Amended claims must not be obvious or arbitrary


In a decision dated 21 October 2015, the Patents Court (Morgan J) held that Boehringer Ingelheim’s unconditionally amended patent claims covering capsules for use in an inhaler to deliver tiotropium to the lung of an individual with Chronic Obstructive Pulmonary Disease (COPD) or asthma were invalid.  The Court considered that the new claims requiring HPMC capsule material and a defined moisture content lacked inventive step and comprised characterising features that were arbitrary.

Considering inventive step, the Court felt that the skilled team should comprise a clinician specialised in respiratory medicine and a formulator.  As is often the case, the clinical expert instructed in the case was thought to have greater knowledge than the person skilled in the art, but nonetheless, the Court considered this expert to be capable of identifying the knowledge to be attributed to that person.  The Court did not decide whether a regulatory expert would in fact be part of the skilled team.

On the evidence, the Court considered that tiotropium was part of the common general knowledge of the relevant clinician, a specialist in respiratory medicine, largely because the emergence of a new drug to treat COPD was rare and when such a drug was identified as a possibility it was welcomed with a high level of interest.  It was also known that it could be administered at a particular dose in combination with a lactose carrier by way of dry powder inhaler (“DPI”).  As a result, Morgan J went on to consider what actions a formulator would take if asked to formulate tiotropium for administration to patients with COPD.

It was accepted that there are three main ways of formulating for administration by inhalation, of which selecting a DPI was one.  Use of gelatin as a capsule material in a DPI was known, but the possible use of HPMC as the capsule material did not form part of the common general knowledge of a formulation scientist as at 1 June 2001.  HPMC would, however, have been considered based on the prior art (an article in a trade journal), which noted its potential for use in capsules.  HPMC was also used for other purposes at the priority date (foodstuffs and applications for the eye) and therefore was known to conform to general pharmacopoeial standards.  Morgan J held that the skilled formulator would not have been put off by the limited knowledge of HPMC. Instead he would have conducted routine tests on its properties and identified that it was preferable to gelatin.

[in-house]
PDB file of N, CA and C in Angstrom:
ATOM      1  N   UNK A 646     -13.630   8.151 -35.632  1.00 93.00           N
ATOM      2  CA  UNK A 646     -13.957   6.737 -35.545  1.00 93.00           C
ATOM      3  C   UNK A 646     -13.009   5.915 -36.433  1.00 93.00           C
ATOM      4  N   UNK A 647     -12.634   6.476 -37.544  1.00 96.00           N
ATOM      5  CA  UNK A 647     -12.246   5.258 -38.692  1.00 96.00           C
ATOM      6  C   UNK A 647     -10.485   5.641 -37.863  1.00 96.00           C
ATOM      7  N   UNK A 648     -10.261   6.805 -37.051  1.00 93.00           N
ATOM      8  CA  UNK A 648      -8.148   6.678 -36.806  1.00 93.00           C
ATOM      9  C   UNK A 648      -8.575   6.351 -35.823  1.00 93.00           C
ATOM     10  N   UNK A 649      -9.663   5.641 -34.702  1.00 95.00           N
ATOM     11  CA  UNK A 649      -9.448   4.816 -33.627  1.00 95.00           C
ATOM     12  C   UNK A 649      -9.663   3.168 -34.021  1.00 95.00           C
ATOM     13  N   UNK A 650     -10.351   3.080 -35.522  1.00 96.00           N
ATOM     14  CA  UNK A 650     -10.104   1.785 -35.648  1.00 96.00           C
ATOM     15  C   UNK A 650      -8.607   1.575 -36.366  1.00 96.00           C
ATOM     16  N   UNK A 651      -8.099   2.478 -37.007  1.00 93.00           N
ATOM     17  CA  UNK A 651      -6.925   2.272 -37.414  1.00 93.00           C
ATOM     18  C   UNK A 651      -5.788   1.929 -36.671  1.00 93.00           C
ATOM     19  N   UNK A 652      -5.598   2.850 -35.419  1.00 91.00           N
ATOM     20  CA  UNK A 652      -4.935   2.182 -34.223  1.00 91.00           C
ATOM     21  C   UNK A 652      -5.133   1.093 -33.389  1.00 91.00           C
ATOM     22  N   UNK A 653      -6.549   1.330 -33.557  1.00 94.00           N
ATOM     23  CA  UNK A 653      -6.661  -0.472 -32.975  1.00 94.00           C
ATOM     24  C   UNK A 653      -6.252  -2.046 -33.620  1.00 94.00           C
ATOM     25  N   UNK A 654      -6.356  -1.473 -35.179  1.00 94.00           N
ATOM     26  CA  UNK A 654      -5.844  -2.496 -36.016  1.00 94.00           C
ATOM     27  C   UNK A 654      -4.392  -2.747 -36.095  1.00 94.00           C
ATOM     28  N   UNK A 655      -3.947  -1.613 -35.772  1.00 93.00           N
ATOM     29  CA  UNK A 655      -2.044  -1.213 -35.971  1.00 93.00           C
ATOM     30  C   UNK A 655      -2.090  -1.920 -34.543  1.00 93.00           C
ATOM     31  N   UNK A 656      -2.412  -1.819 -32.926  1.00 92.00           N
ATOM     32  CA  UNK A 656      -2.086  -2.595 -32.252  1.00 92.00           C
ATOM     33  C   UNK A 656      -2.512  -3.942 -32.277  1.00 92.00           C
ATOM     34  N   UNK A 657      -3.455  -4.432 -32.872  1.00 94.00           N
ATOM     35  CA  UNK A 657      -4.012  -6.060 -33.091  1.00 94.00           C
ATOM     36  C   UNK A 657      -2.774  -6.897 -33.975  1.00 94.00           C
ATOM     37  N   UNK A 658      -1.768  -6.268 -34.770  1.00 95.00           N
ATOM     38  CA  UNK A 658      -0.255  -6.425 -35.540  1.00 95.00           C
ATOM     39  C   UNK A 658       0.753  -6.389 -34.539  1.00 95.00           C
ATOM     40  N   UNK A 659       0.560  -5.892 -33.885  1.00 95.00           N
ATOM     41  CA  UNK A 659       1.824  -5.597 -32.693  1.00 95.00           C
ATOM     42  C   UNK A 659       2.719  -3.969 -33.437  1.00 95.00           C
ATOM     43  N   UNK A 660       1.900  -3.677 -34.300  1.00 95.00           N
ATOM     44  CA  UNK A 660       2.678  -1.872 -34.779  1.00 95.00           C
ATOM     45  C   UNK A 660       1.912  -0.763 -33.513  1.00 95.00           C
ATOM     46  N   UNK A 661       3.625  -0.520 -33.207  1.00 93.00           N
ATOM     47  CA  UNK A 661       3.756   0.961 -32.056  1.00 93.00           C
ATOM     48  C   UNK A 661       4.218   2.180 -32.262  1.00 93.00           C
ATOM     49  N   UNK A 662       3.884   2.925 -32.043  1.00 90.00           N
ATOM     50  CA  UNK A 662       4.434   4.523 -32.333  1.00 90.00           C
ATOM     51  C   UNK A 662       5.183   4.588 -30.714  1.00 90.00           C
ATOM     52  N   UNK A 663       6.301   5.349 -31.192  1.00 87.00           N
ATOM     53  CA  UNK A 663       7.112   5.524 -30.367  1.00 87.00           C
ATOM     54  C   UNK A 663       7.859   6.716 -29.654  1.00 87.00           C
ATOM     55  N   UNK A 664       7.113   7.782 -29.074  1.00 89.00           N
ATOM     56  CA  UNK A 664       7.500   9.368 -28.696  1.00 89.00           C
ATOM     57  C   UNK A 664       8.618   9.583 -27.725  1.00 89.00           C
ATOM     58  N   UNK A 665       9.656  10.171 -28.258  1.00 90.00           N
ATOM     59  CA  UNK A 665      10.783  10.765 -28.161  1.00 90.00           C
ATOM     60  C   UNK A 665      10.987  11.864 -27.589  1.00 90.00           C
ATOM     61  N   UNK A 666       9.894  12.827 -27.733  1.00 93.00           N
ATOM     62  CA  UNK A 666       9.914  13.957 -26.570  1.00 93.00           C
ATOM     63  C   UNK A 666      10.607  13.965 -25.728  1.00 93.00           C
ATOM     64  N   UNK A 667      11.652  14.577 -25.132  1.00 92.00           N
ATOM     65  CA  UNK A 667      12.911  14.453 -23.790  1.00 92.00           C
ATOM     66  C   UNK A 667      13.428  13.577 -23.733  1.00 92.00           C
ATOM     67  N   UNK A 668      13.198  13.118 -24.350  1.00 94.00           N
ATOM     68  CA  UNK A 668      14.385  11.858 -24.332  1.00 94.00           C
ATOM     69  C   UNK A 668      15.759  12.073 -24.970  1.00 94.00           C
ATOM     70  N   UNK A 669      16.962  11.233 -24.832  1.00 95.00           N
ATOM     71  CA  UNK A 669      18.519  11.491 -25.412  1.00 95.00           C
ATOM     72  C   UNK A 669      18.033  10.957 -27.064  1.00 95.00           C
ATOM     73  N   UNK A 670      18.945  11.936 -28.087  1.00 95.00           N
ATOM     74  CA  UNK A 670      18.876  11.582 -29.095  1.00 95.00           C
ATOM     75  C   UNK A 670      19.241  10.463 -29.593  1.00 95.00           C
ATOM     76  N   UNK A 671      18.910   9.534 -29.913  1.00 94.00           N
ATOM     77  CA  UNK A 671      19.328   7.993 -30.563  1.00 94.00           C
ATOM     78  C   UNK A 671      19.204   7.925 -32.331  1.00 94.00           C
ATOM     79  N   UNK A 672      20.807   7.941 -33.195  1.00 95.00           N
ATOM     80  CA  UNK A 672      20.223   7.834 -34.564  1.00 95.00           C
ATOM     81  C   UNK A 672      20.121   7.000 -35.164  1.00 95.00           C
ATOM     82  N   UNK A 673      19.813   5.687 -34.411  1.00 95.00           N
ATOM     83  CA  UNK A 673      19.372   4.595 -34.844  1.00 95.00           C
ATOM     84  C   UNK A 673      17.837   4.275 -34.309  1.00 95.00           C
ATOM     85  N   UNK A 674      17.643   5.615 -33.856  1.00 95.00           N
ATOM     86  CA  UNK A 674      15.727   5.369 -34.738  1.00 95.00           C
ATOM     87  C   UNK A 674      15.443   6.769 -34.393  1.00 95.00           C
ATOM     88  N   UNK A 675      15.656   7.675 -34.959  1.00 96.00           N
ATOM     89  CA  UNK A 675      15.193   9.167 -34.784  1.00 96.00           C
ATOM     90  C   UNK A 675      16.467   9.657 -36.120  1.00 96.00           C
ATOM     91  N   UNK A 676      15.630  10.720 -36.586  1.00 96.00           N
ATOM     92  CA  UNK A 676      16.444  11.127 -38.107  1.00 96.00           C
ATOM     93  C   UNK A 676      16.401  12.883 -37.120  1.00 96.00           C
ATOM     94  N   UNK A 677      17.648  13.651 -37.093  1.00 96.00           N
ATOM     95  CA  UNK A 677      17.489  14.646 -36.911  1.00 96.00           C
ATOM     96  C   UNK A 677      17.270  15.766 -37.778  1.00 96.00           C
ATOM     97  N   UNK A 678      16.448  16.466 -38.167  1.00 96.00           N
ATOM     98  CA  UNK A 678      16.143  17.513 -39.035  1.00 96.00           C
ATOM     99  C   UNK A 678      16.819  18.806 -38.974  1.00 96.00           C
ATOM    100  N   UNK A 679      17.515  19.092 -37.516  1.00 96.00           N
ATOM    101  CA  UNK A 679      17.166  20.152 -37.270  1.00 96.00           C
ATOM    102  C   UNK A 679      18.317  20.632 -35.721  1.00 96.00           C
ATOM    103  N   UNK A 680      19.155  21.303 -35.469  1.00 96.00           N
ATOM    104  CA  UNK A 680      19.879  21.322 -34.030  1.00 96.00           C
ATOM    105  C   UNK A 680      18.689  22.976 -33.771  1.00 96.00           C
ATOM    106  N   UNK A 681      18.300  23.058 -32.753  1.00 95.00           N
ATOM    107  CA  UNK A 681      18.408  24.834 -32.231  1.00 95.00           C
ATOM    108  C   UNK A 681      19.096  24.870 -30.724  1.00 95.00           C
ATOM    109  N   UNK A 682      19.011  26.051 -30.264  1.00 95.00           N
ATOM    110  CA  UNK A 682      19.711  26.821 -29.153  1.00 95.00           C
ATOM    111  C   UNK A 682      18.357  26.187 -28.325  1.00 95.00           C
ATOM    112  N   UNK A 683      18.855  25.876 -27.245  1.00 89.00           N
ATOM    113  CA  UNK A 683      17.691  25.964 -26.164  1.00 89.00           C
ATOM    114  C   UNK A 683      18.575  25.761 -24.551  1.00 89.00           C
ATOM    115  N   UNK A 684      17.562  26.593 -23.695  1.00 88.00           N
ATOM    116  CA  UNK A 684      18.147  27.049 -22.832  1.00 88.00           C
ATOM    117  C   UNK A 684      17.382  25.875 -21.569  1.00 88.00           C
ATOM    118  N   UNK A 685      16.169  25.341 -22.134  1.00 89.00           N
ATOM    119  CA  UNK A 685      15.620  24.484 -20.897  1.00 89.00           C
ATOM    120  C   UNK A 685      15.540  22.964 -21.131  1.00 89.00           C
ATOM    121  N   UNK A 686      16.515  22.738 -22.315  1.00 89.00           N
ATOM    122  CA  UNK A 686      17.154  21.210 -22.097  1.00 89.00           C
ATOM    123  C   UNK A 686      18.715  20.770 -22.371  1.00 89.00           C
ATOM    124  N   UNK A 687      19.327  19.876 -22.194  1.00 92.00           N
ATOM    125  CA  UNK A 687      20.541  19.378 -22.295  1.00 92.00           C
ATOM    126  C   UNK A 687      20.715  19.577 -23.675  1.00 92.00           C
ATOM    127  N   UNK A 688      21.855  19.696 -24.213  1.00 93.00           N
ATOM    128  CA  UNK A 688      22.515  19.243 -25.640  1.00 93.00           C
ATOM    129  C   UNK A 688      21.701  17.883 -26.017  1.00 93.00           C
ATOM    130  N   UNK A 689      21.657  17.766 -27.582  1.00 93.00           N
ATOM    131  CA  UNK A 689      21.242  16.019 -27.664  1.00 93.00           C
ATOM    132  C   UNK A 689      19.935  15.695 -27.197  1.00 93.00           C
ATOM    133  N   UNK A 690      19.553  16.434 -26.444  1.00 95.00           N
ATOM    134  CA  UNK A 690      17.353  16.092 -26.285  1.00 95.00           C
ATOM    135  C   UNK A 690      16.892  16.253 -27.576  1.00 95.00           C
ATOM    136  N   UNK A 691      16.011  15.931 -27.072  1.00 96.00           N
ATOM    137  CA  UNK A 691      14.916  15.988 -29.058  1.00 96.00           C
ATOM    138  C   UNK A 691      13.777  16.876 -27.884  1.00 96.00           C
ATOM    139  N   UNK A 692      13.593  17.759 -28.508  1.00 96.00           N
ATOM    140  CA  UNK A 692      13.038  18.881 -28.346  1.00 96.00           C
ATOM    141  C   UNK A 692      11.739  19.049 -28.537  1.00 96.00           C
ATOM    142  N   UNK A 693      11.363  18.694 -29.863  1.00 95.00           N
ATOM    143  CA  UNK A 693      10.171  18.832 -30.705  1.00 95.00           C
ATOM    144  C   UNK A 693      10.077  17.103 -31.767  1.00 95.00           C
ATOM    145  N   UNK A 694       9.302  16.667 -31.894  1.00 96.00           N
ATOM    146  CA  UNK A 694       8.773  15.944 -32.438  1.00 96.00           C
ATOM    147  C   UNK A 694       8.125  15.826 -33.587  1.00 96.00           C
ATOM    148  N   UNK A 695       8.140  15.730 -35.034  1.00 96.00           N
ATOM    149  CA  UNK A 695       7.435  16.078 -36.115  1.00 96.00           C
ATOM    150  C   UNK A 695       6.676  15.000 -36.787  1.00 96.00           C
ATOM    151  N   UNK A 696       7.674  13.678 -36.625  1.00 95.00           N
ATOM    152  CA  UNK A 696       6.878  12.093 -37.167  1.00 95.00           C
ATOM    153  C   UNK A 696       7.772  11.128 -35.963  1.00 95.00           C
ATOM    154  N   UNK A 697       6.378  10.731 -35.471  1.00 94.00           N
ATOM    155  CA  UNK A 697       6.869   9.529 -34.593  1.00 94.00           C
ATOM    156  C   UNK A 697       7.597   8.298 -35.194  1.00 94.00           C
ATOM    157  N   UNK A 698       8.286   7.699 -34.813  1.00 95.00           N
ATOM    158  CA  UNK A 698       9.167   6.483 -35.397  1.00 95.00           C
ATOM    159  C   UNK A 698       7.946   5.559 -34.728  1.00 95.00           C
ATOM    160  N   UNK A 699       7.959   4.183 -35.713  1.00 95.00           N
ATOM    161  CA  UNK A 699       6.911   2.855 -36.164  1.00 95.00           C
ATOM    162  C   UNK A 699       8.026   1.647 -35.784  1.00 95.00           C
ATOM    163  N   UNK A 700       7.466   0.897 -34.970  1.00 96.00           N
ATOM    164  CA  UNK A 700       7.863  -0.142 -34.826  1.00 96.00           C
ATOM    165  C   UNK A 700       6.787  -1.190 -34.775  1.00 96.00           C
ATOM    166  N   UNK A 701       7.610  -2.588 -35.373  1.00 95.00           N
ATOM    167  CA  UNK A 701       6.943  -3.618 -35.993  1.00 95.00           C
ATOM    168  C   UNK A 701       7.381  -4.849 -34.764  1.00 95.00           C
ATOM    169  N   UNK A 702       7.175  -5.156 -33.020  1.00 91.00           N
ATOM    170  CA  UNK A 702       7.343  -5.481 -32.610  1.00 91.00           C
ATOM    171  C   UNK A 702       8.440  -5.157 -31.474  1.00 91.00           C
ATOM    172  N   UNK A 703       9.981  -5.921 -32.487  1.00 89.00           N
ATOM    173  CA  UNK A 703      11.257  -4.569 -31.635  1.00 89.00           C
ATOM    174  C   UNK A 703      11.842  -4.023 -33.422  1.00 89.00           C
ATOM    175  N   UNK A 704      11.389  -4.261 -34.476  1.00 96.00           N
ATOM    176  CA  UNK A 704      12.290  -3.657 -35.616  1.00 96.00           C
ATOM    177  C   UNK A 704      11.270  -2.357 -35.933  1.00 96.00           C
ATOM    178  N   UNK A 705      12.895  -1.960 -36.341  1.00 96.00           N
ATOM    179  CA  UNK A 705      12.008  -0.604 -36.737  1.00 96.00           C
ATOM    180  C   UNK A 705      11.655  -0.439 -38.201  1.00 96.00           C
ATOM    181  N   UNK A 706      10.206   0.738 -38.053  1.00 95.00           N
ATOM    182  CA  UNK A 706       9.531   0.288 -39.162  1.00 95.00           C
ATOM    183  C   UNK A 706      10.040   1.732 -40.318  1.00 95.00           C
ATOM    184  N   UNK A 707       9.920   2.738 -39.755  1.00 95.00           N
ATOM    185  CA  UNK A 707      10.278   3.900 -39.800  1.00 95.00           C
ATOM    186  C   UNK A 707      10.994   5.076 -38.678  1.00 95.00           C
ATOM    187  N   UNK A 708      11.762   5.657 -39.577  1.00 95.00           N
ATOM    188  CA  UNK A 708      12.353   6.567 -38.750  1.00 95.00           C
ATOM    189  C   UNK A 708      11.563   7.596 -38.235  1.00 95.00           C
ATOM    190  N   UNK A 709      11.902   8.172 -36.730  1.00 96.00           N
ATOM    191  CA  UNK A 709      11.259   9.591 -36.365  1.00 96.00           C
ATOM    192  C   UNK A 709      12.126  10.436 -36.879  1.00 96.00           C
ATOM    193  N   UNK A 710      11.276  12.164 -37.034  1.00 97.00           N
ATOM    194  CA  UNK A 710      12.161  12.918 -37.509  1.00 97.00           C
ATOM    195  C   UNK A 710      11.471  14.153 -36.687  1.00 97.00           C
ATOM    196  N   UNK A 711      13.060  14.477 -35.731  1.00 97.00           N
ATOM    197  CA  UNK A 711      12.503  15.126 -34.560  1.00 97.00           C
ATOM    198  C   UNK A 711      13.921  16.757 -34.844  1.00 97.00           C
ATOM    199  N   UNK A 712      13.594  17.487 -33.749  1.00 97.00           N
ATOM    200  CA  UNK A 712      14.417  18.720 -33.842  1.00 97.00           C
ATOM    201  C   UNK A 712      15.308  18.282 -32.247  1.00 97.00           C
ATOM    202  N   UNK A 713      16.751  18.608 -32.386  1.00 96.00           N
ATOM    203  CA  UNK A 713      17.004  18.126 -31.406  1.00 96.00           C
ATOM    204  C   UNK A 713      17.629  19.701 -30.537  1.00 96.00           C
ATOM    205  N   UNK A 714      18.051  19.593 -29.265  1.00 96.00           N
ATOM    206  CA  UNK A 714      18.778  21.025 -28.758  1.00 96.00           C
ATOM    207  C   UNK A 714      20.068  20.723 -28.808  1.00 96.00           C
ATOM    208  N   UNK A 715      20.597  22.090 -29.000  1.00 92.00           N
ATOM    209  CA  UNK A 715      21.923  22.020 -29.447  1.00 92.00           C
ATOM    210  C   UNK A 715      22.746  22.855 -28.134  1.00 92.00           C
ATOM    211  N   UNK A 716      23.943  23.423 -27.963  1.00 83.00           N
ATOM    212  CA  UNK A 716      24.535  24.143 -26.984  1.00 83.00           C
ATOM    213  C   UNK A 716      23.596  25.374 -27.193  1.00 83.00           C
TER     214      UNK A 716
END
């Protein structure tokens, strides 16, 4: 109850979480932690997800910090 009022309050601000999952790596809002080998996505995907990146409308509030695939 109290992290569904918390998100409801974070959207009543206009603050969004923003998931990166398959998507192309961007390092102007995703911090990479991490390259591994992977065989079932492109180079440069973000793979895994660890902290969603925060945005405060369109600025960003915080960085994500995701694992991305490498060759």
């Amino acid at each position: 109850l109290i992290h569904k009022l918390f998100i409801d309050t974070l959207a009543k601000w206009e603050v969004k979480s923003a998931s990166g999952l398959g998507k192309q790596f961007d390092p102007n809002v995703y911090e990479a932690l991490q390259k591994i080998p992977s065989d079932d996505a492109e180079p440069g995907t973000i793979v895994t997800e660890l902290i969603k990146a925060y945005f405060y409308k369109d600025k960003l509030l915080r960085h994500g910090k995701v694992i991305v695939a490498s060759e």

The Court noted that the patent was silent on regulatory matters.  It was not suggested by either party that the claims involved an inventive step because they would assist in some way in obtaining regulatory approval.  Boehringer Ingelheim’s argument was that the regulatory expert’s advice to the skilled team would be to use the approved capsule material for DPIs (gelatin) not an unapproved material such as HPMC.  Using an unapproved material would increase the risk of regulatory approval being refused and/or delayed and could jeopardise the product’s launch date.  Morgan J. held that the alleged difficulty or delay in obtaining regulatory approval for HPMC was not one that would justify a finding of non-obviousness.  As a result, the Court determined that it was obvious to try HPMC with a high prospect of success.

Finally, the court held that defined moisture content range in the proposed claim was an arbitrary selection.  The application showed that less than 15% was necessary to ensure stability of the active ingredient.  No benefit of a lower moisture content was evident on the face of the patent. Gelatin had a content of 13-15%, therefore the prior art fell within the claim.  Experiments did not prove that the selection had a technical advantage.  Nor would the understanding of the skilled man have suggested so, save that he would have considered that a significant increase in moisture would have a detrimental effect on stability.

As the unconditionally amended claims were held to be obvious, the Court considered that it was not necessary to consider sufficiency, plausibility or added matter.  It is understood that Boehringer Ingelheim is seeking leave to appeal.